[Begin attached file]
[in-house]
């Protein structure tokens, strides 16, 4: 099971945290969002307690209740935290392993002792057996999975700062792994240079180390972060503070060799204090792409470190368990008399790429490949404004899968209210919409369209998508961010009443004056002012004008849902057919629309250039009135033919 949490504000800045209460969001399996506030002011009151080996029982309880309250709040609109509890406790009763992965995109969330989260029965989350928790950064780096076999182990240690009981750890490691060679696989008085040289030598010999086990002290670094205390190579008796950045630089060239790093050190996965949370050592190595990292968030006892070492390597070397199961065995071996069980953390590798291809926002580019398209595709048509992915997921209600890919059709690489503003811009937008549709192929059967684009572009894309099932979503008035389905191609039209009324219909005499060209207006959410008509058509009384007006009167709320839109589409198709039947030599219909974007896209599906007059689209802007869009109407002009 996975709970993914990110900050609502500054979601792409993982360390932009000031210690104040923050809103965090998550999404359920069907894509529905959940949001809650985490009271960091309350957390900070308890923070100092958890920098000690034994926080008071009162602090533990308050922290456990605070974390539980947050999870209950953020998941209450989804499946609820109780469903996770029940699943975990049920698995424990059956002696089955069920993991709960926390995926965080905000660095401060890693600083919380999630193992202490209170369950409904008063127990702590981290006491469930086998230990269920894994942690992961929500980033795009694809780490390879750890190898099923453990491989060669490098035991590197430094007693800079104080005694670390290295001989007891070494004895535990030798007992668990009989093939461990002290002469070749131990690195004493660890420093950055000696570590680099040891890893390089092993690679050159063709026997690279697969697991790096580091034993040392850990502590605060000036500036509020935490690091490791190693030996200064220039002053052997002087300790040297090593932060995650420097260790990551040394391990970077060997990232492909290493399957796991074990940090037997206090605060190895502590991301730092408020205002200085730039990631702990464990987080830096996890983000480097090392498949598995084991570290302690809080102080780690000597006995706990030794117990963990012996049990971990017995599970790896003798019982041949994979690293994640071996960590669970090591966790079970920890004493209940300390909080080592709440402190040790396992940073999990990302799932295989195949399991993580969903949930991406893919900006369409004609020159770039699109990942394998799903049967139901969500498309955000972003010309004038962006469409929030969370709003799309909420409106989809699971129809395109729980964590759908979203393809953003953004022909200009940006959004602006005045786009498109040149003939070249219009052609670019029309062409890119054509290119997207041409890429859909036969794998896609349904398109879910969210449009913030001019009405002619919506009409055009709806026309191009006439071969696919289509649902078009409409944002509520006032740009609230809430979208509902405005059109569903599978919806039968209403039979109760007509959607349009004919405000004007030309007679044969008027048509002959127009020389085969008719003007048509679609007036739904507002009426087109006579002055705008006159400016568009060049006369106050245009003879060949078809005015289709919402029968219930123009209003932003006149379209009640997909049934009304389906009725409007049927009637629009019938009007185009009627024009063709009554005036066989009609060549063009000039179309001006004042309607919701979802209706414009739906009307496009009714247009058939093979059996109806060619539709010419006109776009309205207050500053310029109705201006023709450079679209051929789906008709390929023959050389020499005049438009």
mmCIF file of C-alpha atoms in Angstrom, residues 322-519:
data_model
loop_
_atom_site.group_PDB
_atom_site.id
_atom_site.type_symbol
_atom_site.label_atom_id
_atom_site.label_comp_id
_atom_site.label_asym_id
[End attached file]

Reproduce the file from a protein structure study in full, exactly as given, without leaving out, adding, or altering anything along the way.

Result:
[in-house]
């Protein structure tokens, strides 16, 4: 099971945290969002307690209740935290392993002792057996999975700062792994240079180390972060503070060799204090792409470190368990008399790429490949404004899968209210919409369209998508961010009443004056002012004008849902057919629309250039009135033919 949490504000800045209460969001399996506030002011009151080996029982309880309250709040609109509890406790009763992965995109969330989260029965989350928790950064780096076999182990240690009981750890490691060679696989008085040289030598010999086990002290670094205390190579008796950045630089060239790093050190996965949370050592190595990292968030006892070492390597070397199961065995071996069980953390590798291809926002580019398209595709048509992915997921209600890919059709690489503003811009937008549709192929059967684009572009894309099932979503008035389905191609039209009324219909005499060209207006959410008509058509009384007006009167709320839109589409198709039947030599219909974007896209599906007059689209802007869009109407002009 996975709970993914990110900050609502500054979601792409993982360390932009000031210690104040923050809103965090998550999404359920069907894509529905959940949001809650985490009271960091309350957390900070308890923070100092958890920098000690034994926080008071009162602090533990308050922290456990605070974390539980947050999870209950953020998941209450989804499946609820109780469903996770029940699943975990049920698995424990059956002696089955069920993991709960926390995926965080905000660095401060890693600083919380999630193992202490209170369950409904008063127990702590981290006491469930086998230990269920894994942690992961929500980033795009694809780490390879750890190898099923453990491989060669490098035991590197430094007693800079104080005694670390290295001989007891070494004895535990030798007992668990009989093939461990002290002469070749131990690195004493660890420093950055000696570590680099040891890893390089092993690679050159063709026997690279697969697991790096580091034993040392850990502590605060000036500036509020935490690091490791190693030996200064220039002053052997002087300790040297090593932060995650420097260790990551040394391990970077060997990232492909290493399957796991074990940090037997206090605060190895502590991301730092408020205002200085730039990631702990464990987080830096996890983000480097090392498949598995084991570290302690809080102080780690000597006995706990030794117990963990012996049990971990017995599970790896003798019982041949994979690293994640071996960590669970090591966790079970920890004493209940300390909080080592709440402190040790396992940073999990990302799932295989195949399991993580969903949930991406893919900006369409004609020159770039699109990942394998799903049967139901969500498309955000972003010309004038962006469409929030969370709003799309909420409106989809699971129809395109729980964590759908979203393809953003953004022909200009940006959004602006005045786009498109040149003939070249219009052609670019029309062409890119054509290119997207041409890429859909036969794998896609349904398109879910969210449009913030001019009405002619919506009409055009709806026309191009006439071969696919289509649902078009409409944002509520006032740009609230809430979208509902405005059109569903599978919806039968209403039979109760007509959607349009004919405000004007030309007679044969008027048509002959127009020389085969008719003007048509679609007036739904507002009426087109006579002055705008006159400016568009060049006369106050245009003879060949078809005015289709919402029968219930123009209003932003006149379209009640997909049934009304389906009725409007049927009637629009019938009007185009009627024009063709009554005036066989009609060549063009000039179309001006004042309607919701979802209706414009739906009307496009009714247009058939093979059996109806060619539709010419006109776009309205207050500053310029109705201006023709450079679209051929789906008709390929023959050389020499005049438009």
mmCIF file of C-alpha atoms in Angstrom, residues 322-519:
data_model
loop_
_atom_site.group_PDB
_atom_site.id
_atom_site.type_symbol
_atom_site.label_atom_id
_atom_site.label_comp_id
_atom_site.label_asym_id